Speaking at the function, Mr Sagar exhorted students to work hard and contribute towards the development of the city and the country. Top


Scouts’ function concludes
Tribune News Service

CHANDIGARH, April 3 — The two-day Regional Cub-Bulbul Utsav organised by the Bharat Scouts and Guides, Punjab, for primary school children concluded here yesterday.

While Dr Sarwan Kumar, Director, Bharat Scouts and Guides, India, presided over the function, Mr L.M. Jain, National Commissioner, Bharat Scouts and Guides, was the chief guest at the valedictory function. The chief guest, in his address, appreciated the efforts of the Bharat Scouts and Guides in organising such educative programmes. He elaborated on the concepts of joy of learning and joyful learning. He also applauded the human resource development system of scouting which has changed personalities of millions of young people in India.

Young scouts and guides presented a colourful cultural programme including, Haryanavi dance, Rajasthani dance, Kashmiri dance and Bhangra on the occasion.

As part of the function, the participants were taken for sight-seeing and interactive outing to the Rose Garden, Museum, Sukhna Lake, Rock Garden, Mansa Devi temple and Chhat Bir Zoological park on April 1. They got an opportunity to meet Mr Nek Chand, creator of the Rock garden, who guided them to make use of waste material. He also answered queries of the children.Top


Musical evening at carnival
Tribune News Service

CHANDIGARH, April 3 — An evening of ghazals and songs was organised at the Plaza Carnival, here today. “Honthon se chhoolo tum”, “Milti hai zindagi mein mohabbat kabhi kabhi” and “Tum itna jo muskura rahe ho” were some of the songs that elicited tremendous applause from the audience.

The singers were D.R. Kochhar, Richa Sharma, Nishi and Neeru Sharma. The dancers were Meena Wadhera, Shweta Sood and Sangeeta Das.

The artists corner for sketching and painting activities attracted a large audience. The guest artists were Surjit Kaur and Sarabjit Singh. Top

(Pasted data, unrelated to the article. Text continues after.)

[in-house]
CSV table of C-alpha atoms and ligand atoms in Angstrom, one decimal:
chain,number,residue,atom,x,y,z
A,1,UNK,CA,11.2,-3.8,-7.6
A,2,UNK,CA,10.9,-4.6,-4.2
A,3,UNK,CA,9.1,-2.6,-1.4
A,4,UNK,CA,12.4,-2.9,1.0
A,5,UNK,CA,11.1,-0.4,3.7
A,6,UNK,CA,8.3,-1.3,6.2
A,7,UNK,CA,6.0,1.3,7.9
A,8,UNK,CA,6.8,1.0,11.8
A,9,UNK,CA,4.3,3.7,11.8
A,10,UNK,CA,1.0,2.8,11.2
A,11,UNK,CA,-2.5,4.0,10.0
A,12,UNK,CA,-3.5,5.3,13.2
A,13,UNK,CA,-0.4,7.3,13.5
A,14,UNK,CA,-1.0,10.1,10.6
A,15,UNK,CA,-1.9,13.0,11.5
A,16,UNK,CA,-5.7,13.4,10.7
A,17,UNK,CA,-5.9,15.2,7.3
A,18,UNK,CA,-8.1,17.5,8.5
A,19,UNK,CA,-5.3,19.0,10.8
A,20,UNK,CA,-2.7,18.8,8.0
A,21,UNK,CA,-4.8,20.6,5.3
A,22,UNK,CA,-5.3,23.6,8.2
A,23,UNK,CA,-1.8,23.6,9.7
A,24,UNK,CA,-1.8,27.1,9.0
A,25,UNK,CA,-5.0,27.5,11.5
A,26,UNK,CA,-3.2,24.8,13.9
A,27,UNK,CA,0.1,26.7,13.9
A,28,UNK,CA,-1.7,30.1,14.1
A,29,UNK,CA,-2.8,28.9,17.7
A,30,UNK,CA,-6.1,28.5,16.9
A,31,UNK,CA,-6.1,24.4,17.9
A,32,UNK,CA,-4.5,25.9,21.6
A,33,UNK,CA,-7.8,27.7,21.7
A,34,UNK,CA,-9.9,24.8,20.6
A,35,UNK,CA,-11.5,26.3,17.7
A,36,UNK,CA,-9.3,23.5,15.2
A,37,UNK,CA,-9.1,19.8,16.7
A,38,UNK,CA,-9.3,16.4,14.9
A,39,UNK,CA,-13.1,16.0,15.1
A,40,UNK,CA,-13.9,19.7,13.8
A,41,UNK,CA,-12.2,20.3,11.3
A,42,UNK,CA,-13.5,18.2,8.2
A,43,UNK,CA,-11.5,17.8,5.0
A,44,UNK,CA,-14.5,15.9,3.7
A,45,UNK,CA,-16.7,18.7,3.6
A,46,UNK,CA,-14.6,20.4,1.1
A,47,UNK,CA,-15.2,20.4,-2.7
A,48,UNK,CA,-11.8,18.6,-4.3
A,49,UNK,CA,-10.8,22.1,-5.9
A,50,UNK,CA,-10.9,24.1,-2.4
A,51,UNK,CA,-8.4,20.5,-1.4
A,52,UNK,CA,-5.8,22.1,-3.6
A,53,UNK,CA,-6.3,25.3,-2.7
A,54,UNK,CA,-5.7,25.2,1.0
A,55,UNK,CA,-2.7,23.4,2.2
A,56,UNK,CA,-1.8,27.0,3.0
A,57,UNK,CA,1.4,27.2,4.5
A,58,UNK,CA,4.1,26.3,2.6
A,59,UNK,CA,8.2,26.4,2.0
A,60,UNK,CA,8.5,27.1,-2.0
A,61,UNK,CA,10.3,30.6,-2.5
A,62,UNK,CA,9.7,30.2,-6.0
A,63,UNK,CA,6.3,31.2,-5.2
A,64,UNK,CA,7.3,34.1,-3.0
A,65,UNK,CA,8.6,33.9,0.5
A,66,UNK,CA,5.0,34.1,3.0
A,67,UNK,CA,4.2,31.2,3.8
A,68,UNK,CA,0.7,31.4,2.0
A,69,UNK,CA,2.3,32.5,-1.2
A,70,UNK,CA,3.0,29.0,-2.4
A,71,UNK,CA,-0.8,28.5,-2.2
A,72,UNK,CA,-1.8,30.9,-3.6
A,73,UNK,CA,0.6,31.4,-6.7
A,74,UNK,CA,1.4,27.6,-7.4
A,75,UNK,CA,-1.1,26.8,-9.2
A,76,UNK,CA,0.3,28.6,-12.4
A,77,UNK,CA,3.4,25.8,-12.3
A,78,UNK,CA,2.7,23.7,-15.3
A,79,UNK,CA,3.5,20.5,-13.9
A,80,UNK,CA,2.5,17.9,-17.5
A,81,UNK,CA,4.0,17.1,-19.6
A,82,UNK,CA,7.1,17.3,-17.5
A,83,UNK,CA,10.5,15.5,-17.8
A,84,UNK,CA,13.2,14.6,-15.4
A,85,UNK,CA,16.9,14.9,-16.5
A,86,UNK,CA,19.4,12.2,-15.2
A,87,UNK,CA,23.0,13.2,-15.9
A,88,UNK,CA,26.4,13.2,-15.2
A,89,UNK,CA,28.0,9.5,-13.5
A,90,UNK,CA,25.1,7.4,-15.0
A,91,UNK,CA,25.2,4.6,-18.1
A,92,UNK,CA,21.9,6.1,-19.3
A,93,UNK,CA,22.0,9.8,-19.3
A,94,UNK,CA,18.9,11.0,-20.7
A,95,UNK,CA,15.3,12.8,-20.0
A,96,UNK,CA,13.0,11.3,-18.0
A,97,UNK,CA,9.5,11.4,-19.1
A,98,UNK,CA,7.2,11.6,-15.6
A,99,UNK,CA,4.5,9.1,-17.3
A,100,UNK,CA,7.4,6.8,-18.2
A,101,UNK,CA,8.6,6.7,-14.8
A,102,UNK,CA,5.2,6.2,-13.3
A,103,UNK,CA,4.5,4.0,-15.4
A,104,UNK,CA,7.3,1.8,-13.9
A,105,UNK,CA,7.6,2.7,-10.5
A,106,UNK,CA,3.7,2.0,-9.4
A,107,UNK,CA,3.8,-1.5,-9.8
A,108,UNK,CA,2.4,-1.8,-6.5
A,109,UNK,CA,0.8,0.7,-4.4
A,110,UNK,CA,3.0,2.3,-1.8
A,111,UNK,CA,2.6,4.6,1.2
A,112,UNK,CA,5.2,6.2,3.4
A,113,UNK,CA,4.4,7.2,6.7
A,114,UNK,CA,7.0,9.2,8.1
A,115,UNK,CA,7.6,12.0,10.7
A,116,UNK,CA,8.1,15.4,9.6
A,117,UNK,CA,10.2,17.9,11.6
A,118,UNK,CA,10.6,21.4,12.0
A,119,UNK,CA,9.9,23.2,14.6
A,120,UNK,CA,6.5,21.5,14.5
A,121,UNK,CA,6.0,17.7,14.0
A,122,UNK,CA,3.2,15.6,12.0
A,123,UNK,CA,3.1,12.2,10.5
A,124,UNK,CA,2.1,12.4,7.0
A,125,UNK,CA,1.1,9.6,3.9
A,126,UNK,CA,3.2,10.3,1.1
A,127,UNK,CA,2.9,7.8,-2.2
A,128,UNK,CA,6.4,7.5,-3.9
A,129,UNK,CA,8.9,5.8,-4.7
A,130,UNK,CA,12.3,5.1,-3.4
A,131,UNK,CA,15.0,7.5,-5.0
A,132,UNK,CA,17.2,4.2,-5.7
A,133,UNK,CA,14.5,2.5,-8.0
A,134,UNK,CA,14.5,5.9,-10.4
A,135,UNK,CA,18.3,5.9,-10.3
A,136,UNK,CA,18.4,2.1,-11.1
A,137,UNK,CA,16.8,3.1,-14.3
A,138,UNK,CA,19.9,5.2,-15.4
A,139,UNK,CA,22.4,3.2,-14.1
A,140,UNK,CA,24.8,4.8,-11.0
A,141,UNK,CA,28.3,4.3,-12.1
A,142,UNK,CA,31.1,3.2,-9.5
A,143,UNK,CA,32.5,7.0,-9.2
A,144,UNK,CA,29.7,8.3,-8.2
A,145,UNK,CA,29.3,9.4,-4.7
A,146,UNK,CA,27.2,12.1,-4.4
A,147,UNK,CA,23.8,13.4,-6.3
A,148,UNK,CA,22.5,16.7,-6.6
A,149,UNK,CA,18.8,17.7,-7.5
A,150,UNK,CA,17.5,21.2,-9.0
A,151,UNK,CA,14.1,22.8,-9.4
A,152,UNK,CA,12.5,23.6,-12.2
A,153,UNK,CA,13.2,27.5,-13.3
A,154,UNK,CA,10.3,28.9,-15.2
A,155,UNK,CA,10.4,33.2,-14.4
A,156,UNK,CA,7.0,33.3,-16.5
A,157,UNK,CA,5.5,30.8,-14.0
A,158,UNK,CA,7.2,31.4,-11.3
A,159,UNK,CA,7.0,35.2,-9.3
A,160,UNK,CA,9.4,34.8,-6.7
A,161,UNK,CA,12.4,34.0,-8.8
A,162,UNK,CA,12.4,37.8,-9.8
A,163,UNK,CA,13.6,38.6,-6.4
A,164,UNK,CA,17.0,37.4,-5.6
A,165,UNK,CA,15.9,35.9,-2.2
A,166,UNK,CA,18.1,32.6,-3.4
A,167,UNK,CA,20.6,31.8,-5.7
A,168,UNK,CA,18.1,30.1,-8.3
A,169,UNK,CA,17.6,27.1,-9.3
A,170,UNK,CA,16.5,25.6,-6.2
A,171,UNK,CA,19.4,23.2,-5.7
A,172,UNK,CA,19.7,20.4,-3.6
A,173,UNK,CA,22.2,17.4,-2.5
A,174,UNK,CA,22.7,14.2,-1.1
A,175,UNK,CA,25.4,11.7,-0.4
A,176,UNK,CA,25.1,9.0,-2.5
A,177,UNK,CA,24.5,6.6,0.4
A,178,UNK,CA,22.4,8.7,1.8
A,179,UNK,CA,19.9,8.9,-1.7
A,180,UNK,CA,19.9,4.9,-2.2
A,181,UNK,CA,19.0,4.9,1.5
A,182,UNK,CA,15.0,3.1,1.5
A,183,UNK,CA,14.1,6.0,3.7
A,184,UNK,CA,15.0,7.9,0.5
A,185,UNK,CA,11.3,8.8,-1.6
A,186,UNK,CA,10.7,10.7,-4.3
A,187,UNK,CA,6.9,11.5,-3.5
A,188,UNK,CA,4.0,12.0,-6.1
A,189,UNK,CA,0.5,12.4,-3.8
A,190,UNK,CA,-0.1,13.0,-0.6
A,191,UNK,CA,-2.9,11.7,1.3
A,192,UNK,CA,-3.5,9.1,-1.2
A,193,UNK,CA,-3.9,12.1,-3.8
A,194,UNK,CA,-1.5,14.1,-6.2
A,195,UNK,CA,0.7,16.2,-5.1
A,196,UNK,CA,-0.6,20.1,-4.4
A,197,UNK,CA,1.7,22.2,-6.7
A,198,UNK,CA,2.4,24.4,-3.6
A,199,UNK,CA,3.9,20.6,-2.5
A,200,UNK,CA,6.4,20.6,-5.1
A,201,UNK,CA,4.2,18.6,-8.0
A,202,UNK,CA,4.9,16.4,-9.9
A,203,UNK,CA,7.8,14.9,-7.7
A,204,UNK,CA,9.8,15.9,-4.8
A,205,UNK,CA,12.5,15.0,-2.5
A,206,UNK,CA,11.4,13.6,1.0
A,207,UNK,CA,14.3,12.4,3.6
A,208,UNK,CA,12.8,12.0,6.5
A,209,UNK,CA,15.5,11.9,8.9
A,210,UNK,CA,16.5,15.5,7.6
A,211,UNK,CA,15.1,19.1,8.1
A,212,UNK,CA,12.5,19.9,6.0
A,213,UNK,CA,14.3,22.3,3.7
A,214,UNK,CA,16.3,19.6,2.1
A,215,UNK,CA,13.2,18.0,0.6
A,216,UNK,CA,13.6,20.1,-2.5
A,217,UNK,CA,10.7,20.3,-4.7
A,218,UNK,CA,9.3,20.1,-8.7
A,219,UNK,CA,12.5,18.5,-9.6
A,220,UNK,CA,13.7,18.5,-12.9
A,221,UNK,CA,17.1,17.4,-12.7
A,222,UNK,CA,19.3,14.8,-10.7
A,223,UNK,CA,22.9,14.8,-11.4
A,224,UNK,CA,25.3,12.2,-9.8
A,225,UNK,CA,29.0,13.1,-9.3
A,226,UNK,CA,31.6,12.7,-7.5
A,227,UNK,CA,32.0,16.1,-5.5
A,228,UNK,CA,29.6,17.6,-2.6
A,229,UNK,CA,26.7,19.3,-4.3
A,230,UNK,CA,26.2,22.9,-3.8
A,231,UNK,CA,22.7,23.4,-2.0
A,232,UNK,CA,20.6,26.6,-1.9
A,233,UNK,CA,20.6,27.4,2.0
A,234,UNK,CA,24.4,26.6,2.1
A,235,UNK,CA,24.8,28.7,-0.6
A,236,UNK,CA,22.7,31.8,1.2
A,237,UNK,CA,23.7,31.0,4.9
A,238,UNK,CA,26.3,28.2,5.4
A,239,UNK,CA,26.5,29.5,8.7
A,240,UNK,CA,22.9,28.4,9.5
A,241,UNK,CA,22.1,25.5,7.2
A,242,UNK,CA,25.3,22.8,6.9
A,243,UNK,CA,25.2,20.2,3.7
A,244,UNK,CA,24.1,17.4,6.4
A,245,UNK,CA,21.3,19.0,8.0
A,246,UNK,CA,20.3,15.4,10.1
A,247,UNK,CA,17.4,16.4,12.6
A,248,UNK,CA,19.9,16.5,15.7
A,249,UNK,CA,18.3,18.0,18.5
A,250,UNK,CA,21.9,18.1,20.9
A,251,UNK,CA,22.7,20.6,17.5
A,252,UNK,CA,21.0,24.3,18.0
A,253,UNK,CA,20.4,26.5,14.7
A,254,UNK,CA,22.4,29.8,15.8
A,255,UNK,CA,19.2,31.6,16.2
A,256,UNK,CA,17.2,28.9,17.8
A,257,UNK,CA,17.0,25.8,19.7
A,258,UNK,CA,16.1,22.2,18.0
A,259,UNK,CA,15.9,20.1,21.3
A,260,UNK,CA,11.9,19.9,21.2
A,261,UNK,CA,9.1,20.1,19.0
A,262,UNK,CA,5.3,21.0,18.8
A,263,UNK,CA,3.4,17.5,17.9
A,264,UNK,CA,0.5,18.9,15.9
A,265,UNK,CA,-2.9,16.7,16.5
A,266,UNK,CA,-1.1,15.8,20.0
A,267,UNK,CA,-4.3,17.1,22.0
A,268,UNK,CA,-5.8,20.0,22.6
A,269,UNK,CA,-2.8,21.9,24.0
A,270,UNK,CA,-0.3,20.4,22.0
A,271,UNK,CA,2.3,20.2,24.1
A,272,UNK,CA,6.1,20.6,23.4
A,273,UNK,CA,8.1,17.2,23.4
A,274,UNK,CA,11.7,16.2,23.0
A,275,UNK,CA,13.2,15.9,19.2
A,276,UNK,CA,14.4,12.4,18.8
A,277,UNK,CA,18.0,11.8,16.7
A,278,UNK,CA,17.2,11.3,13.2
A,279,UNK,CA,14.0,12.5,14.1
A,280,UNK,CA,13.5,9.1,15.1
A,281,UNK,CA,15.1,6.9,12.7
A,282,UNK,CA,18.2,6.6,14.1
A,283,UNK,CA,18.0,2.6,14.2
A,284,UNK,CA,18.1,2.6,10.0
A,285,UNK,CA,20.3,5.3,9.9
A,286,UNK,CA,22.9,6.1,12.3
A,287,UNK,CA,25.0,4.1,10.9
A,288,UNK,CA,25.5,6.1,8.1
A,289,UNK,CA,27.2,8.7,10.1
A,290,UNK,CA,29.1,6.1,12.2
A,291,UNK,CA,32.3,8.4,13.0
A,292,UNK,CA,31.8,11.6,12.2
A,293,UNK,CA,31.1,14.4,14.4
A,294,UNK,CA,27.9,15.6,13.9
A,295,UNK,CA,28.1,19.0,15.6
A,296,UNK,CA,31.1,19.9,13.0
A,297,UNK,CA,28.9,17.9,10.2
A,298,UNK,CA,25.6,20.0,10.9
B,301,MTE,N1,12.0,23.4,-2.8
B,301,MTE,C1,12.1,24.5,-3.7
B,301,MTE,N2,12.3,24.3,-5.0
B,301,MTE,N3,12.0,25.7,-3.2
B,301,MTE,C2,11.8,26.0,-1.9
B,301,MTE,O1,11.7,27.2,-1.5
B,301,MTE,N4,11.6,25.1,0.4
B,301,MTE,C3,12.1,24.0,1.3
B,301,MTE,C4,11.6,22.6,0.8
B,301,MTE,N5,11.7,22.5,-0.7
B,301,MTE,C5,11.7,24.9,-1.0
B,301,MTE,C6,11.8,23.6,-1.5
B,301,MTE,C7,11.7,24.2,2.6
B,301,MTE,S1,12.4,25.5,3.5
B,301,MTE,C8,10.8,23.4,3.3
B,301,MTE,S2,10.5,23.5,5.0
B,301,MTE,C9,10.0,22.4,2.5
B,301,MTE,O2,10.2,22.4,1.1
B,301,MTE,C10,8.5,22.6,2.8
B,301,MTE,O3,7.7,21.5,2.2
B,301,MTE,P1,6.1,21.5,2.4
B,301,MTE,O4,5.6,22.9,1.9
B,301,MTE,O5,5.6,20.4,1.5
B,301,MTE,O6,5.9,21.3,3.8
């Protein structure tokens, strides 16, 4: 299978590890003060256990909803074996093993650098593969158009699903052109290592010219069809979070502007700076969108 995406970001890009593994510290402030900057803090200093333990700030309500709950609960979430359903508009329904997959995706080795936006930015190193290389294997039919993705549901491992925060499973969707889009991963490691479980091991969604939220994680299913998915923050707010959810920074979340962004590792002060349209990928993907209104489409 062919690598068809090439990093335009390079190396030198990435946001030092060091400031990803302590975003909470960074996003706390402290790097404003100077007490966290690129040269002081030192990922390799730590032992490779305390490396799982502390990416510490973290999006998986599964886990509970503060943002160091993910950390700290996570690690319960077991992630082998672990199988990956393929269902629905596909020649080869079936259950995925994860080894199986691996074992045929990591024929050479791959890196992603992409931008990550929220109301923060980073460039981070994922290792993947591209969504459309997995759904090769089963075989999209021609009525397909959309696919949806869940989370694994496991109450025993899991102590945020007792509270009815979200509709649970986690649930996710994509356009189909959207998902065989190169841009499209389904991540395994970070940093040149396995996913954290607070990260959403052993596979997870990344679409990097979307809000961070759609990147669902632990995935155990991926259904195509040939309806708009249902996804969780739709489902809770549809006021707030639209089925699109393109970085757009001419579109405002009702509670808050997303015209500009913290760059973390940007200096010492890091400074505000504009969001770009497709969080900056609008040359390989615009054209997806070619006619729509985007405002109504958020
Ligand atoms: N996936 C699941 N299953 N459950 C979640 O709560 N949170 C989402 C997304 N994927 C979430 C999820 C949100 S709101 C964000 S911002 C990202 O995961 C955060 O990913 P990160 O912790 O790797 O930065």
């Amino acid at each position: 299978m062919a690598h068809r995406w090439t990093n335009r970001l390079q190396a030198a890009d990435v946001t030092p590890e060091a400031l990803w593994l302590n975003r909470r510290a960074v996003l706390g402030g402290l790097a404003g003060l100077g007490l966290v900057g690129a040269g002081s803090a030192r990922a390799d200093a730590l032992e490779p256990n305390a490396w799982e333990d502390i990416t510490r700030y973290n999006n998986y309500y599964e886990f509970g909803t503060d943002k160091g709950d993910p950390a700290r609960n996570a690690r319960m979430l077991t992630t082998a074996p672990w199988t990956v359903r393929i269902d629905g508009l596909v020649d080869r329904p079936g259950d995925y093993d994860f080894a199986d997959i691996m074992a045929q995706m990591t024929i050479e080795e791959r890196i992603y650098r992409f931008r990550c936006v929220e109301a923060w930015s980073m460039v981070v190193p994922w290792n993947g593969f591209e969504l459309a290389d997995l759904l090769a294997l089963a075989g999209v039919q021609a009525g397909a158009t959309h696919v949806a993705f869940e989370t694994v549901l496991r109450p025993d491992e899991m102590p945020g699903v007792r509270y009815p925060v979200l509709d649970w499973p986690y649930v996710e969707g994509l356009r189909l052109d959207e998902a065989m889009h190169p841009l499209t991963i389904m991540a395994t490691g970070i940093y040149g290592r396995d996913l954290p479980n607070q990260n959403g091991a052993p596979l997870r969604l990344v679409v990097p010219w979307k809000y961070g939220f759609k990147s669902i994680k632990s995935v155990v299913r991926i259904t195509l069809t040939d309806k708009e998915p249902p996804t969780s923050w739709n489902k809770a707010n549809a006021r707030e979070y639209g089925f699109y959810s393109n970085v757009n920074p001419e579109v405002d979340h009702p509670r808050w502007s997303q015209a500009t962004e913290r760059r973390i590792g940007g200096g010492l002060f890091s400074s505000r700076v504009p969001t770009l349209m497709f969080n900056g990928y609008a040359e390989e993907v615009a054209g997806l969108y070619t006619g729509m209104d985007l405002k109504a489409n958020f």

SAD thanks Advani for inquiry
Tribune News Service

CHANDIGARH, April 3 — The local unit of the Shiromani Akali Dal (Badal) has thanked Mr L.K. Advani, the Union Home Minister, for ordering an inquiry to fix responsibility for ordering the registration of a false case leading to the arrest of the elected representatives of the BJP-SAD combine in the Chandigarh Municipal Corporation.

A Joint Secretary in the Ministry of Home Affairs will conduct the inquiry, Mr Gurpartap Singh Riar, President of the local unit of SAD, said in a press statement today.

Mr Riar said that the fate of the common man could well be imagined by the treatment meted out to the councillors, who are elected representatives of the people. He urged the Union Home Minister to look into all aspects of the incident.

In a letter to the Home Minister, the president of the local unit of the BJP demanded a probe to ascertain the role of the local MP who, he alleged, played a partisan role in the whole episode to settle personal scores.Top


YPS ex-students’ meeting
Tribune News Service

CHANDIGARH, April 3 — The annual general body meeting of ex-students of Yadavindra Public School, Mohali, will be held at Chandigarh Club tomorrow evening.

The meeting coincides with the 20th founders day of the school.

The evening will be attended by the Principal, Vice-Principal and the alumni of the school.Top


Cycle rally flagged off
Tribune News Service

CHANDIGARH, April 3 — A cycle rally organised as a part of the golden jubilee celebrations of the 144 Air Defence Regiment, also known as Skylancers, was flagged off on its next leg from Chandigarh to Ambala by Lt Col Gurcharan Singh here this morning. Col Singh, who raised the unit in 1949, is at present settled in the city.

The expedition aims to connect all locations served by the unit since its raising since 1949 at Nasirabad. The rally was flagged off from Nasirabad on March 13 and will terminate at Ambala on April 5 after covering a distance of 1,600 km in a period of 21 days.

The places touched by the expedition include Devli, Kota, Shivpuri, Jhansi, Gwalior, Delhi, Panipat, Patiala, Ludhiana and Jalandhar.

The expedition comprises one officer, two JCOs and 12 jawans and the aim of the rally is aimed at building espirit de corps, comraderie and to enlighten the participants on the rich regimental history.

The unit saw action during the Sino-Indian war in 1962 and the Indo-Pak conflicts in 1965 and 1971. The regiment has to its credit two Sena Medals and six Mention in despatches besides other decorations.Top